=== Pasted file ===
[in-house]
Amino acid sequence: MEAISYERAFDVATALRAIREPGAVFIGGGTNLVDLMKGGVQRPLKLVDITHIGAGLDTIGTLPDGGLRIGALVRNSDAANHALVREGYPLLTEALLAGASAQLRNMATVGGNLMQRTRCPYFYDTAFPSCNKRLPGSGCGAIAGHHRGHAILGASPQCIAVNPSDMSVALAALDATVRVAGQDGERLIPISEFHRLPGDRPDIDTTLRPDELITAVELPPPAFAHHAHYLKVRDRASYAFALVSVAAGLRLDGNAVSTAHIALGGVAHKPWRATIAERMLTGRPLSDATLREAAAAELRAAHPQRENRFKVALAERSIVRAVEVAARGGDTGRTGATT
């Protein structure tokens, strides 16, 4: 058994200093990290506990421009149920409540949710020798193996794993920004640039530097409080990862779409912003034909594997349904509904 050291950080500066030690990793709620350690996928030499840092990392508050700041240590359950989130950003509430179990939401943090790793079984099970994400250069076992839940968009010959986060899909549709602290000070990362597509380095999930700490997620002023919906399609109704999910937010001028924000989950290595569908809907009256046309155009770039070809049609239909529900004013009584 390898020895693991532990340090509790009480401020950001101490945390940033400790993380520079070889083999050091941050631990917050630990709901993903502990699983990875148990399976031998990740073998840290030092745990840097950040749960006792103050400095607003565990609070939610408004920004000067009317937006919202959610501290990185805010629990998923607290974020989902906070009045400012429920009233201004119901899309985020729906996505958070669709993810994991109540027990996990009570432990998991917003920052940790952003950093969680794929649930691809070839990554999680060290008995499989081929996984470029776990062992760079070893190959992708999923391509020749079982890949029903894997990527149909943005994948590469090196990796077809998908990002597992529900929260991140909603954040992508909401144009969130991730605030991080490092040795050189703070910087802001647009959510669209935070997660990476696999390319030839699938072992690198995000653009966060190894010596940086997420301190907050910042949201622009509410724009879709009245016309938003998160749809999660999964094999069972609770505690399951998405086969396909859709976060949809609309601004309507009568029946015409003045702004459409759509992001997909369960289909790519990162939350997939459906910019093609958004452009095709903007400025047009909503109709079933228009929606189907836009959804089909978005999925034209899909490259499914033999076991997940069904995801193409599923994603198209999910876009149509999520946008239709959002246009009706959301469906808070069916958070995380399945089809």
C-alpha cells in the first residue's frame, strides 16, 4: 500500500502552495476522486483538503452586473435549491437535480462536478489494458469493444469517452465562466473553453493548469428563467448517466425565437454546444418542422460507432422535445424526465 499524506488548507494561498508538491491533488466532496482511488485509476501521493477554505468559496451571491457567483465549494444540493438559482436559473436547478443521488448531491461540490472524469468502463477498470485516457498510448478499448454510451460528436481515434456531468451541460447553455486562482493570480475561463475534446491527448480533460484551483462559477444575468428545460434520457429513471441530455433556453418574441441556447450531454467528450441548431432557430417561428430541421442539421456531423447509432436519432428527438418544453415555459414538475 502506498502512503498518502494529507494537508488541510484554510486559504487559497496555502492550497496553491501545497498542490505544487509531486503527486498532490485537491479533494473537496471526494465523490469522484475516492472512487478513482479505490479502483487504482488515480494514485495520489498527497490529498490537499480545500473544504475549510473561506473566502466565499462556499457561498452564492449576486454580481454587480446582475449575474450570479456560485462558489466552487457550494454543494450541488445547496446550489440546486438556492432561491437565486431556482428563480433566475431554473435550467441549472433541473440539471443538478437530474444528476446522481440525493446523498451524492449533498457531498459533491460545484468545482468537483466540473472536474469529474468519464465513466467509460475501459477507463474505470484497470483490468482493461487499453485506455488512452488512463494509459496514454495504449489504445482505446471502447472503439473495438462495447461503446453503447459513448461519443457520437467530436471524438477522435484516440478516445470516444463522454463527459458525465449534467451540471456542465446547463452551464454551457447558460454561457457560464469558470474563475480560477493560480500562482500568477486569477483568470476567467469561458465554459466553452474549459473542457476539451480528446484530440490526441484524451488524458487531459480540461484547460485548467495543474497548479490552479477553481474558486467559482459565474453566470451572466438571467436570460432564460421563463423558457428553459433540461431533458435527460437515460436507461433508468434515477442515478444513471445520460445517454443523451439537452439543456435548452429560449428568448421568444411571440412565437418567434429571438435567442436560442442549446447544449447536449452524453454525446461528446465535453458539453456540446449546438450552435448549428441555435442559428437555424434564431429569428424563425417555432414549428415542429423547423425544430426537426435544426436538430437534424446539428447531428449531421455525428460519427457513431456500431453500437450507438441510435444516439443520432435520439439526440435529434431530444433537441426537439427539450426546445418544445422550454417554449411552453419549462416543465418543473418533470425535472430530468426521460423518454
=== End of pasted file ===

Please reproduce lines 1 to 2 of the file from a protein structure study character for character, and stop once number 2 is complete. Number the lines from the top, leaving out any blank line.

[in-house]
Amino acid sequence: MEAISYERAFDVATALRAIREPGAVFIGGGTNLVDLMKGGVQRPLKLVDITHIGAGLDTIGTLPDGGLRIGALVRNSDAANHALVREGYPLLTEALLAGASAQLRNMATVGGNLMQRTRCPYFYDTAFPSCNKRLPGSGCGAIAGHHRGHAILGASPQCIAVNPSDMSVALAALDATVRVAGQDGERLIPISEFHRLPGDRPDIDTTLRPDELITAVELPPPAFAHHAHYLKVRDRASYAFALVSVAAGLRLDGNAVSTAHIALGGVAHKPWRATIAERMLTGRPLSDATLREAAAAELRAAHPQRENRFKVALAERSIVRAVEVAARGGDTGRTGATT